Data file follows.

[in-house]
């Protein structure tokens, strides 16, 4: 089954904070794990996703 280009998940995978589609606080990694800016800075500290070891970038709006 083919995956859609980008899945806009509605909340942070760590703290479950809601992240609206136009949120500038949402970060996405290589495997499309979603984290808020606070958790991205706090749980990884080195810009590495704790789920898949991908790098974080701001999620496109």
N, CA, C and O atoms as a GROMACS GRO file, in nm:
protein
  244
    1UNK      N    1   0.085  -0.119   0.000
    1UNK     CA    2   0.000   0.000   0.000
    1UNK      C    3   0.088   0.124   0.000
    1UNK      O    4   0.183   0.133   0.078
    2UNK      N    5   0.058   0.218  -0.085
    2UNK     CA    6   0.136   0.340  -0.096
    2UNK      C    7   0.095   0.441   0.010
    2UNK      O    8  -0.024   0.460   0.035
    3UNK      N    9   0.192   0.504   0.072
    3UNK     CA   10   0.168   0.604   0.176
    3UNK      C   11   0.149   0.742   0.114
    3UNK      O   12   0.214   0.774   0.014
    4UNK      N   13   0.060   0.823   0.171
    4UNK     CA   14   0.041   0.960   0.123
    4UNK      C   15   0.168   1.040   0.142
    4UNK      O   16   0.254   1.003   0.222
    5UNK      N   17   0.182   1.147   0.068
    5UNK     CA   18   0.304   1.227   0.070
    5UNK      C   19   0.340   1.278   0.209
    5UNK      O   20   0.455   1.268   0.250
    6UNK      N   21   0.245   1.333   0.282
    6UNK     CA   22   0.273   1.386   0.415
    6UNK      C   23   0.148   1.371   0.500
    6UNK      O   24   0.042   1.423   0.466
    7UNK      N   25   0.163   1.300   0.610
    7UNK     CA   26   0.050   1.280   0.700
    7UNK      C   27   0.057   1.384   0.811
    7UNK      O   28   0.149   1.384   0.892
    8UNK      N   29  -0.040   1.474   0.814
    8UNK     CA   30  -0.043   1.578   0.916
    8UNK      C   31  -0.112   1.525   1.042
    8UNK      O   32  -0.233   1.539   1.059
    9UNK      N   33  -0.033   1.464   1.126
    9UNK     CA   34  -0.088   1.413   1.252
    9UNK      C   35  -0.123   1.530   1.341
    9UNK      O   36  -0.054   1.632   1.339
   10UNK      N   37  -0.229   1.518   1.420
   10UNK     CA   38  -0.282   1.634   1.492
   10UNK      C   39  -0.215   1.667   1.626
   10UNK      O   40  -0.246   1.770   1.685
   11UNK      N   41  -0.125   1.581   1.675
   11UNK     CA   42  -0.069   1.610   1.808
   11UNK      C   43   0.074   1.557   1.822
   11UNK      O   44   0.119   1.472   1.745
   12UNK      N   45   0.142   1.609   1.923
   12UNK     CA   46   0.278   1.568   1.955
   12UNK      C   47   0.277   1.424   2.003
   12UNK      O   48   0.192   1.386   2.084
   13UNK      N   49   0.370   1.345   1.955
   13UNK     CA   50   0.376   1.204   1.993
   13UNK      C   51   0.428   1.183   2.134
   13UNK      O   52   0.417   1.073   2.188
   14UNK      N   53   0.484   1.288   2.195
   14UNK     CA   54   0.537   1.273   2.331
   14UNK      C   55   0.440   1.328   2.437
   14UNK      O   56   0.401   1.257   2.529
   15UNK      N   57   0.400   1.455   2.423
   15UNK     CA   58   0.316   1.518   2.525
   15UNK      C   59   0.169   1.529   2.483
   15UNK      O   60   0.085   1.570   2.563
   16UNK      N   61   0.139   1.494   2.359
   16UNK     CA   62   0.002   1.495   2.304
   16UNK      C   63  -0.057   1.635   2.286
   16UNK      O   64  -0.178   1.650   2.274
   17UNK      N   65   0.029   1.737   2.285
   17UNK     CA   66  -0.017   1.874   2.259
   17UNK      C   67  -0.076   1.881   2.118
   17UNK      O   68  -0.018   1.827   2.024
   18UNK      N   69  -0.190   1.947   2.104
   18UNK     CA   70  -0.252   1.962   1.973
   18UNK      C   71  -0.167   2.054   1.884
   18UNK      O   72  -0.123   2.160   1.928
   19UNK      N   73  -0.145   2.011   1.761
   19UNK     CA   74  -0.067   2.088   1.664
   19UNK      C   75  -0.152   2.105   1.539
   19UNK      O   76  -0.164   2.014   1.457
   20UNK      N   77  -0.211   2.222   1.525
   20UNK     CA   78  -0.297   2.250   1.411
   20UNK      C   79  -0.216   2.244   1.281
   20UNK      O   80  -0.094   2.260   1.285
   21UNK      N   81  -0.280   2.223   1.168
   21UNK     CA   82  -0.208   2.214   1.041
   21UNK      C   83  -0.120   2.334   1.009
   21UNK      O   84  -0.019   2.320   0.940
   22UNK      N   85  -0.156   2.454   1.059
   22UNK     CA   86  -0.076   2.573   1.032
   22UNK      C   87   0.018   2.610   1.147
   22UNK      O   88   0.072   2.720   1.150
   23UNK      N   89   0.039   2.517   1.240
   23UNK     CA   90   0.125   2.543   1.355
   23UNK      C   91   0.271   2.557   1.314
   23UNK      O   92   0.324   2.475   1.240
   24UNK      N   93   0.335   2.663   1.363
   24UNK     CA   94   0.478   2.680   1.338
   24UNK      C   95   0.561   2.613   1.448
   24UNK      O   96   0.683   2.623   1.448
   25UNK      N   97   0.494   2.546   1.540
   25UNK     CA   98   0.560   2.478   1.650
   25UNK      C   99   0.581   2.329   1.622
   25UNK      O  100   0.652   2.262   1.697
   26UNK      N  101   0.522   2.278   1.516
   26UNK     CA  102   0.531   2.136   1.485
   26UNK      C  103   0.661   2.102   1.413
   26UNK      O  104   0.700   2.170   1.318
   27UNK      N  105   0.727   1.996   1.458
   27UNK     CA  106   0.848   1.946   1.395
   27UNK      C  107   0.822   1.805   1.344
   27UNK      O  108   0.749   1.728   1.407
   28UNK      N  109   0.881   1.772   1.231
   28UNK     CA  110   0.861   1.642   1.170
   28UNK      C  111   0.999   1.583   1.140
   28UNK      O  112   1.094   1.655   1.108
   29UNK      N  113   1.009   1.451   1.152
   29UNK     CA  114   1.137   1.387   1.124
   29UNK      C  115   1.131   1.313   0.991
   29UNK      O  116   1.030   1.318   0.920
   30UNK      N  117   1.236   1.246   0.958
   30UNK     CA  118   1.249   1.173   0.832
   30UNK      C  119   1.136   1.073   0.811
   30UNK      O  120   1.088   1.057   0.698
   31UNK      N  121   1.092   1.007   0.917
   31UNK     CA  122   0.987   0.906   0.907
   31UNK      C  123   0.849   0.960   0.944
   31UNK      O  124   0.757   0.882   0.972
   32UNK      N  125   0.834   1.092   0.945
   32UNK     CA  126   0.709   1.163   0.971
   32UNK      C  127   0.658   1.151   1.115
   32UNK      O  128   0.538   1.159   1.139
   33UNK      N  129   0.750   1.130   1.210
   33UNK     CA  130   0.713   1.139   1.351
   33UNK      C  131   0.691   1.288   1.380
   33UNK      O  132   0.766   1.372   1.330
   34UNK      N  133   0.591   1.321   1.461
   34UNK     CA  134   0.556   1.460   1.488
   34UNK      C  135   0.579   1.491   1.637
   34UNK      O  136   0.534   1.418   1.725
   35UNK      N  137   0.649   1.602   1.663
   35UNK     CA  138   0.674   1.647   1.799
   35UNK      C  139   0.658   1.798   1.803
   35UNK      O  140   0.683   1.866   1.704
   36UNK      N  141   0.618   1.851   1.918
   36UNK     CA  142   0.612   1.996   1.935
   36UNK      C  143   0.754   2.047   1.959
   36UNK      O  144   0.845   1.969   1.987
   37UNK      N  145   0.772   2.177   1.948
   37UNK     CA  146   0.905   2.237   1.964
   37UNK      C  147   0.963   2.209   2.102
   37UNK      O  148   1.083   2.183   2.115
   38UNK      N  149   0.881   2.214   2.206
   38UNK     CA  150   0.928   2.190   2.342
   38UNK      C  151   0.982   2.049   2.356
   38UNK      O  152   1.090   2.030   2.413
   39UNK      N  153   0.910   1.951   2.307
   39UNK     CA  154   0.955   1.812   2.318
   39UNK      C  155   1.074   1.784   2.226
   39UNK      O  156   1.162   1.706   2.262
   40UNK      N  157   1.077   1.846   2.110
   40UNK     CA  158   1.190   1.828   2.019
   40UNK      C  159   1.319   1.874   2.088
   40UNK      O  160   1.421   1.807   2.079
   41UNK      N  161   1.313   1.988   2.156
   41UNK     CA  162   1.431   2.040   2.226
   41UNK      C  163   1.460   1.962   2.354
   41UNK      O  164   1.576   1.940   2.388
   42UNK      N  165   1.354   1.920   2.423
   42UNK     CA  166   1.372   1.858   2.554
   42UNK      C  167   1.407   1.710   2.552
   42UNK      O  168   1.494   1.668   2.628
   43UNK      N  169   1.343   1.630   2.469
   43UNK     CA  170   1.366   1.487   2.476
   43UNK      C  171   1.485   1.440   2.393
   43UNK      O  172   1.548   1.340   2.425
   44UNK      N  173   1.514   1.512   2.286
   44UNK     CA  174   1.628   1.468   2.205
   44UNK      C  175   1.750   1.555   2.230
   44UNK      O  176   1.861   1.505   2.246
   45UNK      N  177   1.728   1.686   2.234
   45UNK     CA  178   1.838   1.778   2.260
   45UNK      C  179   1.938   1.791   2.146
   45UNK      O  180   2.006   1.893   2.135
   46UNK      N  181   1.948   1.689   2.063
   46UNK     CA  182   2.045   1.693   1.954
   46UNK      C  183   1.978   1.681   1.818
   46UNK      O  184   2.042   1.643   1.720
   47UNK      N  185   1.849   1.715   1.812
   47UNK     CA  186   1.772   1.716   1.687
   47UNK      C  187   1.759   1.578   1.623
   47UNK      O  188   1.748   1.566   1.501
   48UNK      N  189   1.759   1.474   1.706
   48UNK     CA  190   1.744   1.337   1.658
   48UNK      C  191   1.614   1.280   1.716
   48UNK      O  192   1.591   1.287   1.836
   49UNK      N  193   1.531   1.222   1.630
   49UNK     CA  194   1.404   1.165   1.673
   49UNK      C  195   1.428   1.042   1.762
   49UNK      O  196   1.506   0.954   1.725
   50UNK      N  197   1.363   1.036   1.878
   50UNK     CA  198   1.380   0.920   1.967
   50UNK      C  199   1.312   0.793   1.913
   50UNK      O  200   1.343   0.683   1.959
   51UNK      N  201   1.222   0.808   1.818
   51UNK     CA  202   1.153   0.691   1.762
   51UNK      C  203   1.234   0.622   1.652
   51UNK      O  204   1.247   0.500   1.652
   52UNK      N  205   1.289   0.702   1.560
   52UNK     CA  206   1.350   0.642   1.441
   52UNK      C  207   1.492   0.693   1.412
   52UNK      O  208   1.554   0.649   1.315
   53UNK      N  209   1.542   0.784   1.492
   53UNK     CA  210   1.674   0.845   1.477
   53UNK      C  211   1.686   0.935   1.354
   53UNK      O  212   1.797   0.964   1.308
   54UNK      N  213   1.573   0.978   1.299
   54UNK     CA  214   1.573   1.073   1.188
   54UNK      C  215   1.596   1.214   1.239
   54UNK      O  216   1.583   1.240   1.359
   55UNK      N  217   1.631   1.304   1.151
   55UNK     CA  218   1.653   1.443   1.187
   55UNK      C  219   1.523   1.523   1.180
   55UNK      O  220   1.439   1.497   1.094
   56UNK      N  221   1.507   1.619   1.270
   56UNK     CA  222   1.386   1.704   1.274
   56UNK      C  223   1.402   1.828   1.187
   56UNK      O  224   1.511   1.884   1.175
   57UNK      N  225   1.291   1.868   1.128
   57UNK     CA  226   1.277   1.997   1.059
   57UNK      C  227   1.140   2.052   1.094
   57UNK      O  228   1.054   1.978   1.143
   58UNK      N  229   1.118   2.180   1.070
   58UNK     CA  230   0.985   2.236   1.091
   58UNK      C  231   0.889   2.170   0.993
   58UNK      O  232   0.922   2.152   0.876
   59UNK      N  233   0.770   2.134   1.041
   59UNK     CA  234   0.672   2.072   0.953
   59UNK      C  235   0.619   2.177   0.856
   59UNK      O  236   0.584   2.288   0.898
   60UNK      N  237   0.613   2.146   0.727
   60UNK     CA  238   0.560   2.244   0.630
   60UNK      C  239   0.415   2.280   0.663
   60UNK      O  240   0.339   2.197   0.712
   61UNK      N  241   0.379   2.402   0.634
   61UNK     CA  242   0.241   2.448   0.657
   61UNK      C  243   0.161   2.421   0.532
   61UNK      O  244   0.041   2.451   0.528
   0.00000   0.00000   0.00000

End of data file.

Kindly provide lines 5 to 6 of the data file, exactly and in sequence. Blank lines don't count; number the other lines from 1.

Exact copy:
  244
    1UNK      N    1   0.085  -0.119   0.000